Relax, then, and say what you want to say. Be clear, be precise, be accurate and, most of all, be yourself. Whether you’re writing a fantasy-fiction story or an article about poisoning mushrooms, you’re the one to please. If you feel satisfied, there’ll be readers who’ll read you with pleasure. There’ll be others who’ll think you’re a bore, sure, but, who cares about them? They won’t buy your books, anyway.

Featured image by Miroslav Sunjick: https://miroslavpencildrawing.wordpress.com

 

 

Aromatic Memory: Use your senses

Aromatic Memory: Use your senses

Nothing revives the past so completely as a smell that was once associated with it

Vladimir Nabokov

I remember aromas and fragrances long after I’ve forgotten people and places. Aromatic memories always play a part in the way I write a description. If I had to tell my readers about that guy I used to date when I was at university, I wouldn’t be able to remember all the details about him, except that he smelt of Davidoff Cool Water. Now that I think about it, there must be some memories tugging at me from my twenties, for I’m using again Carolina Herrera’s Classic eau de parfum… the one I wore back then.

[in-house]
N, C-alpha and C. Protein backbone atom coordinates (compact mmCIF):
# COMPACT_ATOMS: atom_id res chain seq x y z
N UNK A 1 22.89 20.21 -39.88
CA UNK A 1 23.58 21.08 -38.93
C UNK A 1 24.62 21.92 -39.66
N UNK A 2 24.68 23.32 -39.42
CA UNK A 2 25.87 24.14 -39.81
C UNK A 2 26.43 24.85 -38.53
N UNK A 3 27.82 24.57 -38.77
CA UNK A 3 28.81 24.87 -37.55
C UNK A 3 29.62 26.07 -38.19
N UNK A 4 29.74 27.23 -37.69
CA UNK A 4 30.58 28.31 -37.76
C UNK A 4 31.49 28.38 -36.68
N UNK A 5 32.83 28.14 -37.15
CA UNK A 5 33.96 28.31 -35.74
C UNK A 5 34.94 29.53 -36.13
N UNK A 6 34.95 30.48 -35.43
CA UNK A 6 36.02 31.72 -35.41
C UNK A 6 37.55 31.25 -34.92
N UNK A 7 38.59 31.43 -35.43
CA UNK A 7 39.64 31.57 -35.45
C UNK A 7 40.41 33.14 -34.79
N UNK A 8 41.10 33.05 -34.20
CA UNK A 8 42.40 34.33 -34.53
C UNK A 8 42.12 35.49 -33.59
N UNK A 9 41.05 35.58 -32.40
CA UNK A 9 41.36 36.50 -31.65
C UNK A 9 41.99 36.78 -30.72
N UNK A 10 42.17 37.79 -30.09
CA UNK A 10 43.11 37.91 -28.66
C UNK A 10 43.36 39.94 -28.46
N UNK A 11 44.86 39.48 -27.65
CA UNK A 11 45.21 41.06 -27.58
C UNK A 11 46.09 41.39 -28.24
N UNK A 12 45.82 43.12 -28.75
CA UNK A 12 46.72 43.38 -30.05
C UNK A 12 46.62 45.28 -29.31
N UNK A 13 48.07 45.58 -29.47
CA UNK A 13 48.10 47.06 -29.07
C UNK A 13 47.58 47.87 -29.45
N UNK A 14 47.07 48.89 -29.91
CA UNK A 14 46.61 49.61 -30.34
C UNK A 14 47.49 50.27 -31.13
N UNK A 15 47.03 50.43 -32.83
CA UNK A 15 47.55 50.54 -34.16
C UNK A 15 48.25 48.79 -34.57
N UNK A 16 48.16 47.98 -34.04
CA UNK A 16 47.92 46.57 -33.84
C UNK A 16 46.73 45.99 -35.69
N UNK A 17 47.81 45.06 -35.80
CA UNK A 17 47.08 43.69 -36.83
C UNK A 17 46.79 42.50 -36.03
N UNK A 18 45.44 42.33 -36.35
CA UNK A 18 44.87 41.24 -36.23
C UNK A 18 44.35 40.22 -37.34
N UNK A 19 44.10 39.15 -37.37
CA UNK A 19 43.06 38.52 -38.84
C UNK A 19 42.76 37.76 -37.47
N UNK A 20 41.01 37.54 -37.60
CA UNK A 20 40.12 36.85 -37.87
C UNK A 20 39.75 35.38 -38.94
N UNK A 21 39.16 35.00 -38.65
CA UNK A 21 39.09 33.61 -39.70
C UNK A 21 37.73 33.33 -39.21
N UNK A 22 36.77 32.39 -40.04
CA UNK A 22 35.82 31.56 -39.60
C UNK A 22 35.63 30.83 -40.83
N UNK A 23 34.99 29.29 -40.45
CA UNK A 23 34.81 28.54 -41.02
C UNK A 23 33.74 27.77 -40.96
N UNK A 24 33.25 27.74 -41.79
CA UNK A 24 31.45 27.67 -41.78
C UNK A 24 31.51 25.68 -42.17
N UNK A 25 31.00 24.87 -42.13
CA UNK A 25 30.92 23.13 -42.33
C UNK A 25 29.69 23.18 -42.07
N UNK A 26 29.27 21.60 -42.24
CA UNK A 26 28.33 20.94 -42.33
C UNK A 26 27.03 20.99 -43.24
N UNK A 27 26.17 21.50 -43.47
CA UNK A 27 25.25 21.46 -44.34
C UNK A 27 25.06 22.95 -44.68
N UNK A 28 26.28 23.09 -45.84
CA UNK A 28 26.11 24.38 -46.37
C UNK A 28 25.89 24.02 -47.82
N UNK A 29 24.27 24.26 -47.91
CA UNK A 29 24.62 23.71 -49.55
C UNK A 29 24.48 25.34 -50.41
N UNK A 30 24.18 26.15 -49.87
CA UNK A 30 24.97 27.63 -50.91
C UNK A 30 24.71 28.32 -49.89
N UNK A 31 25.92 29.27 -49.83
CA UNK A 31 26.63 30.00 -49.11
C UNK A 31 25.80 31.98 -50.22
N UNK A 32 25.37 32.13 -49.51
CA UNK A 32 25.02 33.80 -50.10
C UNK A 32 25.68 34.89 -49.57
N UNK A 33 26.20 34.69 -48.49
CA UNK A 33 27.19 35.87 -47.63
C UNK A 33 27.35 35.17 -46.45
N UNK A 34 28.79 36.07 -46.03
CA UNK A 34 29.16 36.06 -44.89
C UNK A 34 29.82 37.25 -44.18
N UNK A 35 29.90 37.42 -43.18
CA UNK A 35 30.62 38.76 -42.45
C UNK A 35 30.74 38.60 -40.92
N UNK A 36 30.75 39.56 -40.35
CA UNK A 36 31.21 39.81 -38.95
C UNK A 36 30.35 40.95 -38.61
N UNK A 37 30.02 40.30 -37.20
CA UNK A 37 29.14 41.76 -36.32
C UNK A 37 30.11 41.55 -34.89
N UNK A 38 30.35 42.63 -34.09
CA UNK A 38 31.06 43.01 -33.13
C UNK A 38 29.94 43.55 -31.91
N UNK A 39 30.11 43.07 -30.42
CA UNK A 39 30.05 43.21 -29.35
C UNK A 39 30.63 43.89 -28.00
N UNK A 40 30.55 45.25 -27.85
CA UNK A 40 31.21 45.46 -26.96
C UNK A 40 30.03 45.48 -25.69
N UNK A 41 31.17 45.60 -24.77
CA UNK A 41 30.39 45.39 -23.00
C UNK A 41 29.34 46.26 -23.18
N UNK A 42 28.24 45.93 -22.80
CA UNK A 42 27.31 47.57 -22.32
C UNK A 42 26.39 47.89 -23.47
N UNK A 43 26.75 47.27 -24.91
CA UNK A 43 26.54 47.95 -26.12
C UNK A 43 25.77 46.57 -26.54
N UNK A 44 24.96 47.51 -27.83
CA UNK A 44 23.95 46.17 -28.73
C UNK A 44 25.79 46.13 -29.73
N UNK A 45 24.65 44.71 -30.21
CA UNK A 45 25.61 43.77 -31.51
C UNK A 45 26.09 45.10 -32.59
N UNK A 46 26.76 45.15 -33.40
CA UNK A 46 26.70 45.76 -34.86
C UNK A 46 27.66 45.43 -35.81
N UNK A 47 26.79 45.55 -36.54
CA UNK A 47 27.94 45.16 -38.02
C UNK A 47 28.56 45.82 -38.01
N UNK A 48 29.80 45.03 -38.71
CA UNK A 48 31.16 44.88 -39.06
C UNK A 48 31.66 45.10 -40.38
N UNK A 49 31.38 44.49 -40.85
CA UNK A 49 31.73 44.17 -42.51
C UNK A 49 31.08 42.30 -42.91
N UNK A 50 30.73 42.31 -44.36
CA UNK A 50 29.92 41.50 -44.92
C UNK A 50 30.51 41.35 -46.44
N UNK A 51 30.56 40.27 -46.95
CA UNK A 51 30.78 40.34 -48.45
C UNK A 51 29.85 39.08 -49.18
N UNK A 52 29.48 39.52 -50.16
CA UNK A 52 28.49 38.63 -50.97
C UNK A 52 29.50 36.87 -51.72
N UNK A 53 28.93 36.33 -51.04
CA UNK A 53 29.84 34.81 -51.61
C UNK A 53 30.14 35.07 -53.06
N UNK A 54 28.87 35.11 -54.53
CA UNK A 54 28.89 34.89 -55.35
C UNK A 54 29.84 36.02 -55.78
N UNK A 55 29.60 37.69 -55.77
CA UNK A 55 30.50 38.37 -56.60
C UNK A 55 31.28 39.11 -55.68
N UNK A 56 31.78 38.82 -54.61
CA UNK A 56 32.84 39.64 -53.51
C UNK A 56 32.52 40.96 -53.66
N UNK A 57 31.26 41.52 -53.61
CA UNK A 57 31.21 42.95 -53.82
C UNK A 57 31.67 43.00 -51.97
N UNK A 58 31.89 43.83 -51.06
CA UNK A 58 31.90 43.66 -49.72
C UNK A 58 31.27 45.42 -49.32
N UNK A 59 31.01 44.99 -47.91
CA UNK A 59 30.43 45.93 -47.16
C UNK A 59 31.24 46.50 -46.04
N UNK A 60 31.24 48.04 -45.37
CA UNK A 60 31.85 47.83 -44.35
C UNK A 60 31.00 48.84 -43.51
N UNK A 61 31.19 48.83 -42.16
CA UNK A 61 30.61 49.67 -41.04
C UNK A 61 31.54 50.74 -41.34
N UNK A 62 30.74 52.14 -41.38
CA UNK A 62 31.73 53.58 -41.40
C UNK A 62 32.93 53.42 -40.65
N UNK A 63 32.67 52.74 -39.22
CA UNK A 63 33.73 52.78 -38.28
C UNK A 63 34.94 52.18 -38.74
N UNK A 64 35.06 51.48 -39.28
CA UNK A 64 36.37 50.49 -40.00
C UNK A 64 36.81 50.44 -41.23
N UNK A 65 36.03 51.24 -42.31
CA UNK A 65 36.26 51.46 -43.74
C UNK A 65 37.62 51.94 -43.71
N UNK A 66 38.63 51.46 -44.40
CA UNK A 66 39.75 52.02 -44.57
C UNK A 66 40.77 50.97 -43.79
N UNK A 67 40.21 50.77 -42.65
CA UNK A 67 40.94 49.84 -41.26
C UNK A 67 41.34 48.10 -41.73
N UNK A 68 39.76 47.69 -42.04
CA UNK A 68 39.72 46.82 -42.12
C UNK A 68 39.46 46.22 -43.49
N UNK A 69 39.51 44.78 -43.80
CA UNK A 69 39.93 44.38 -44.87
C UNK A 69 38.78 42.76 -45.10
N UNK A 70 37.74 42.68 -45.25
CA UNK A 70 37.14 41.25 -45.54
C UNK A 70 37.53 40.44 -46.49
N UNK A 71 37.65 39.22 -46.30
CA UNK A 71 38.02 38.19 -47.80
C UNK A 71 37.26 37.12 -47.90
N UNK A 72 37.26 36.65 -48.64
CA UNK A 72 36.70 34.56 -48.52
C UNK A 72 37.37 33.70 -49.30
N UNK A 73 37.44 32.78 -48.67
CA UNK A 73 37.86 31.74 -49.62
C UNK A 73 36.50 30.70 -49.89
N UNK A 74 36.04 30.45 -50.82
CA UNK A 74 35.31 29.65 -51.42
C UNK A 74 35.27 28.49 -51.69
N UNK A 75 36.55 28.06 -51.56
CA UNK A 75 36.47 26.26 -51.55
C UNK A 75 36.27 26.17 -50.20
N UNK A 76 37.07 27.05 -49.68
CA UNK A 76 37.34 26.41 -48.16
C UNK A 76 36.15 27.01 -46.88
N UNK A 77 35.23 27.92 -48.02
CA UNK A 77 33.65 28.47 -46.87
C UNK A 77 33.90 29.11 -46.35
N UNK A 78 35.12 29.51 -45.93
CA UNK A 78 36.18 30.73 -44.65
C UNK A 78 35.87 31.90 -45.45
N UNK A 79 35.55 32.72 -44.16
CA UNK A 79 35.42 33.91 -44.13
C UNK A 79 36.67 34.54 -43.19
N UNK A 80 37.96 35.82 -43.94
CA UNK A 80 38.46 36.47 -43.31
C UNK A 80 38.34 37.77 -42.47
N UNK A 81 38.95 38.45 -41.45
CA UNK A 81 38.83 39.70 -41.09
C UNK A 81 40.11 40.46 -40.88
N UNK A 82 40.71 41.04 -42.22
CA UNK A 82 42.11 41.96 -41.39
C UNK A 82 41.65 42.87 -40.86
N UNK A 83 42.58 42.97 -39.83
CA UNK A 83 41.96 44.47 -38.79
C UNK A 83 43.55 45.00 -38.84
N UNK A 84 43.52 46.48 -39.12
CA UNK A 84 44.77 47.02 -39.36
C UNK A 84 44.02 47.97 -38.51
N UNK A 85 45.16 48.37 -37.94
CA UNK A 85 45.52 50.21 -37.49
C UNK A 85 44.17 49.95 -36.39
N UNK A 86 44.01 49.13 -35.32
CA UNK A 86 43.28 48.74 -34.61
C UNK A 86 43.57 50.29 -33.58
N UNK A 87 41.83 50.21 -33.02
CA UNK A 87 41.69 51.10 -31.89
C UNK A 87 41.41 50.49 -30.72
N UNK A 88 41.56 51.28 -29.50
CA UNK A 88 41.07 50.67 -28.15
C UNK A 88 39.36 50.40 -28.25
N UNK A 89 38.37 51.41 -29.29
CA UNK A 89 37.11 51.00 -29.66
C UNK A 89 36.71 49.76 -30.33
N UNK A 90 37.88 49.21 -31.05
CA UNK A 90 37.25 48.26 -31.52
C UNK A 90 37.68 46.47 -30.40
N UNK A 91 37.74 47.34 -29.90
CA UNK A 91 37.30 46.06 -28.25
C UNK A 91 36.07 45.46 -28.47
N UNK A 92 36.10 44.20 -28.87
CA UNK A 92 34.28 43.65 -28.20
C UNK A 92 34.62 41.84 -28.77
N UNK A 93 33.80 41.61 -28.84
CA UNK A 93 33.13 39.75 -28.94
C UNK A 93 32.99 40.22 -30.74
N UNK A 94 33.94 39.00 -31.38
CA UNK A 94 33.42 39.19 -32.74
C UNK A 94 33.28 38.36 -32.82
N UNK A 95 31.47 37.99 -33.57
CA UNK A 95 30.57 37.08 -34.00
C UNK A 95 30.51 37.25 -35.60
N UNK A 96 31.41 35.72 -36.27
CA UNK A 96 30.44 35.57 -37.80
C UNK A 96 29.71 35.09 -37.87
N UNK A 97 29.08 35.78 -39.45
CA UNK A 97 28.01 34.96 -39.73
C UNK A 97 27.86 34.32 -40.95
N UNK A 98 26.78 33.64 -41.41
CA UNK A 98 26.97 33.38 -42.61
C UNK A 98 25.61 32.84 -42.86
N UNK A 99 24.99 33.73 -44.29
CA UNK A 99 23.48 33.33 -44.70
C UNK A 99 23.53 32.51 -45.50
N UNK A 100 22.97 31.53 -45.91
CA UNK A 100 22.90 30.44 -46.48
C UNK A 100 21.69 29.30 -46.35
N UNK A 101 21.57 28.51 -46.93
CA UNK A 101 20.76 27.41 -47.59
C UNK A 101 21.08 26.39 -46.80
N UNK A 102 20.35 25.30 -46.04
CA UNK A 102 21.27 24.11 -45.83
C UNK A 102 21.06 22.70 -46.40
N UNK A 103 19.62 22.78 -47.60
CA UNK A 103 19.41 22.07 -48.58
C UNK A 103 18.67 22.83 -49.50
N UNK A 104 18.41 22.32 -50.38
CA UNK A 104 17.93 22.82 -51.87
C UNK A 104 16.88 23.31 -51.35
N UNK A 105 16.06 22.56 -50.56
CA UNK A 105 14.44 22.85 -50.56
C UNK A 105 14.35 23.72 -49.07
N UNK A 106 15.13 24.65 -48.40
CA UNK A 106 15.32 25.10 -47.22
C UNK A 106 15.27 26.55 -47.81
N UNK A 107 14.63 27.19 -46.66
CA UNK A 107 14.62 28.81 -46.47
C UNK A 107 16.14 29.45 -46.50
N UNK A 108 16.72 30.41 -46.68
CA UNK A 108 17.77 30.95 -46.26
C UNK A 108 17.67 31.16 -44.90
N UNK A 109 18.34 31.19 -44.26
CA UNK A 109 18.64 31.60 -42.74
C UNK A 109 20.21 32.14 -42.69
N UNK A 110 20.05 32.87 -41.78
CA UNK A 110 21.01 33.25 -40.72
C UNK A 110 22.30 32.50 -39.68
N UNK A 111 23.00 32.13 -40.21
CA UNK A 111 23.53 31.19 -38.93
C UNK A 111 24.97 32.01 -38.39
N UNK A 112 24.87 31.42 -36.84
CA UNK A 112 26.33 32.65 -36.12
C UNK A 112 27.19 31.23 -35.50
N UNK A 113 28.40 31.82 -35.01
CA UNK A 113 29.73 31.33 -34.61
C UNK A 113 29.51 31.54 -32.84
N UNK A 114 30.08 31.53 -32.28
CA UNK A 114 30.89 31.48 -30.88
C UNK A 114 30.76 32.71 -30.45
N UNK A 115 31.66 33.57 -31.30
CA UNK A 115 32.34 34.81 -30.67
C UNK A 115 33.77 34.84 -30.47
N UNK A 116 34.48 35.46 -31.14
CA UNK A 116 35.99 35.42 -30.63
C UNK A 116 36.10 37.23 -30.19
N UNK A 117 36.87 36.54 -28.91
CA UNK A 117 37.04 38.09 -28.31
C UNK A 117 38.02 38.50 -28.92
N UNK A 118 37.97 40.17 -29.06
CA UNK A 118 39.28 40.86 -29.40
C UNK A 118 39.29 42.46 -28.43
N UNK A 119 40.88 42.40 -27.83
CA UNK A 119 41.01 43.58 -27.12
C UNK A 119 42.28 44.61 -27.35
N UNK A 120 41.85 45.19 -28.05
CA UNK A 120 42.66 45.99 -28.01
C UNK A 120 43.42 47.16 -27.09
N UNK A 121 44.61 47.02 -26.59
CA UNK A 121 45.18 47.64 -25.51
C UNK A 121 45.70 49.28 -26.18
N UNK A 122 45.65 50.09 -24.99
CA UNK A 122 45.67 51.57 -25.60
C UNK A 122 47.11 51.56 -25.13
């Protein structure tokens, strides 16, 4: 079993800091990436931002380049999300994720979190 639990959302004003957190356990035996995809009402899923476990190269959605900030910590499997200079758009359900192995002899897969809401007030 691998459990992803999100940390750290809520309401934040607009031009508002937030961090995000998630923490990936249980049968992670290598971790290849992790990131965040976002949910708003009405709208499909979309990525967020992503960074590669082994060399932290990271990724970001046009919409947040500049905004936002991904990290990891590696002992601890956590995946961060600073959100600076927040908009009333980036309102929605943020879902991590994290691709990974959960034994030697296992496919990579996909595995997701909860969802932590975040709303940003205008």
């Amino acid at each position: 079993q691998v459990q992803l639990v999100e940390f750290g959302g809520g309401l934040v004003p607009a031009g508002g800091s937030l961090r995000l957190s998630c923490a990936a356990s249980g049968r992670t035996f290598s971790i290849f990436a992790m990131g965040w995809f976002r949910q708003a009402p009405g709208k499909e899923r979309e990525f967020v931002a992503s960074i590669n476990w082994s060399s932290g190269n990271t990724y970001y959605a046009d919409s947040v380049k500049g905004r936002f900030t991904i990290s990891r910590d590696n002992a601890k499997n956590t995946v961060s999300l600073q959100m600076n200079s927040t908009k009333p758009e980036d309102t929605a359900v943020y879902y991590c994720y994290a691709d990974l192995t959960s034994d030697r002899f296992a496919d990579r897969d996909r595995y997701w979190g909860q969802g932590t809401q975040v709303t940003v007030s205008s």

This is not a piece about travelling down the memory road, though; nor has this blog turned into a fashion & beauty one. It’s about writing compelling descriptions.

It’s difficult to write descriptions that are both evocative and cliché-free. We all want our characters to be memorable, and our readers to “feel as if they really were” in the places we describe. Unfortunately, we tend to focus on how our characters look, or on the geographical features of our settings.

Movie makers are lucky guys. They have microphones and cameras to help them show everything about a character or a place. Writers only have words, but words let us show our readers more than how the world looks or sounds: we can show them how it smells, feels or tastes.